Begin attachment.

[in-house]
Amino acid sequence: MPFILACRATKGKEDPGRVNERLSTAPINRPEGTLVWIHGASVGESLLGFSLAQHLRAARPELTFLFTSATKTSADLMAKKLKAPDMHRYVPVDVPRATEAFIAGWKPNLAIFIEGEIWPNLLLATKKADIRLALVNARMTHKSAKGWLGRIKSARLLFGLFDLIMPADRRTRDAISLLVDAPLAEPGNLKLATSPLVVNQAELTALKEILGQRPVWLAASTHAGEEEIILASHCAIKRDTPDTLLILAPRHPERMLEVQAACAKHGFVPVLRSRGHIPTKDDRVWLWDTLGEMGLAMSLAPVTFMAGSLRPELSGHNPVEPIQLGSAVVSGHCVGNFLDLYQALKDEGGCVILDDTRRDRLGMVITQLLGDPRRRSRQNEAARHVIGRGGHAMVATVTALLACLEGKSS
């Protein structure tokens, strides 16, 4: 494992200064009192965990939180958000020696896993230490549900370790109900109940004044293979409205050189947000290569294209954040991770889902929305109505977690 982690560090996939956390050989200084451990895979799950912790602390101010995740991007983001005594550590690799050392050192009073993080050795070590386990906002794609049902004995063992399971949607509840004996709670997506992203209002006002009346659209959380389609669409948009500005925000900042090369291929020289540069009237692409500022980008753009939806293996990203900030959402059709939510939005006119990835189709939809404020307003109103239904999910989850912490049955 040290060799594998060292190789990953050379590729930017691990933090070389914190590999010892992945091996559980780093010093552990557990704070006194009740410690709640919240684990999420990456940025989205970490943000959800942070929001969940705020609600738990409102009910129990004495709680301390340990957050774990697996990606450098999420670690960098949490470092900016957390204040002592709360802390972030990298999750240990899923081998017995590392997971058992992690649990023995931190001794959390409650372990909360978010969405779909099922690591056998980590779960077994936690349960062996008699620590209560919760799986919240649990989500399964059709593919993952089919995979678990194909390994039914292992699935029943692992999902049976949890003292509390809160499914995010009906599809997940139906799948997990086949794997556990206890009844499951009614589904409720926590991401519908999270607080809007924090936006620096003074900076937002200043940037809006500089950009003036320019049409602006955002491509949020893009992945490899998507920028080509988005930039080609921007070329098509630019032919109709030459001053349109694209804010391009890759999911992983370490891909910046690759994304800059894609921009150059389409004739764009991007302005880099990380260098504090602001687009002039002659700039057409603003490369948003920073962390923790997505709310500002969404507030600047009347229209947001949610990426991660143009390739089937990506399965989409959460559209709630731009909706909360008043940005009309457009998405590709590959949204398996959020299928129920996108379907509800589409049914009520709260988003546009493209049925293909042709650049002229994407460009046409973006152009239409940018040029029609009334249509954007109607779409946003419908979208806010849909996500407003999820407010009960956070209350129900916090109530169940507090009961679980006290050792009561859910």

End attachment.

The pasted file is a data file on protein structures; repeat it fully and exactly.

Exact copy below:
[in-house]
Amino acid sequence: MPFILACRATKGKEDPGRVNERLSTAPINRPEGTLVWIHGASVGESLLGFSLAQHLRAARPELTFLFTSATKTSADLMAKKLKAPDMHRYVPVDVPRATEAFIAGWKPNLAIFIEGEIWPNLLLATKKADIRLALVNARMTHKSAKGWLGRIKSARLLFGLFDLIMPADRRTRDAISLLVDAPLAEPGNLKLATSPLVVNQAELTALKEILGQRPVWLAASTHAGEEEIILASHCAIKRDTPDTLLILAPRHPERMLEVQAACAKHGFVPVLRSRGHIPTKDDRVWLWDTLGEMGLAMSLAPVTFMAGSLRPELSGHNPVEPIQLGSAVVSGHCVGNFLDLYQALKDEGGCVILDDTRRDRLGMVITQLLGDPRRRSRQNEAARHVIGRGGHAMVATVTALLACLEGKSS
């Protein structure tokens, strides 16, 4: 494992200064009192965990939180958000020696896993230490549900370790109900109940004044293979409205050189947000290569294209954040991770889902929305109505977690 982690560090996939956390050989200084451990895979799950912790602390101010995740991007983001005594550590690799050392050192009073993080050795070590386990906002794609049902004995063992399971949607509840004996709670997506992203209002006002009346659209959380389609669409948009500005925000900042090369291929020289540069009237692409500022980008753009939806293996990203900030959402059709939510939005006119990835189709939809404020307003109103239904999910989850912490049955 040290060799594998060292190789990953050379590729930017691990933090070389914190590999010892992945091996559980780093010093552990557990704070006194009740410690709640919240684990999420990456940025989205970490943000959800942070929001969940705020609600738990409102009910129990004495709680301390340990957050774990697996990606450098999420670690960098949490470092900016957390204040002592709360802390972030990298999750240990899923081998017995590392997971058992992690649990023995931190001794959390409650372990909360978010969405779909099922690591056998980590779960077994936690349960062996008699620590209560919760799986919240649990989500399964059709593919993952089919995979678990194909390994039914292992699935029943692992999902049976949890003292509390809160499914995010009906599809997940139906799948997990086949794997556990206890009844499951009614589904409720926590991401519908999270607080809007924090936006620096003074900076937002200043940037809006500089950009003036320019049409602006955002491509949020893009992945490899998507920028080509988005930039080609921007070329098509630019032919109709030459001053349109694209804010391009890759999911992983370490891909910046690759994304800059894609921009150059389409004739764009991007302005880099990380260098504090602001687009002039002659700039057409603003490369948003920073962390923790997505709310500002969404507030600047009347229209947001949610990426991660143009390739089937990506399965989409959460559209709630731009909706909360008043940005009309457009998405590709590959949204398996959020299928129920996108379907509800589409049914009520709260988003546009493209049925293909042709650049002229994407460009046409973006152009239409940018040029029609009334249509954007109607779409946003419908979208806010849909996500407003999820407010009960956070209350129900916090109530169940507090009961679980006290050792009561859910």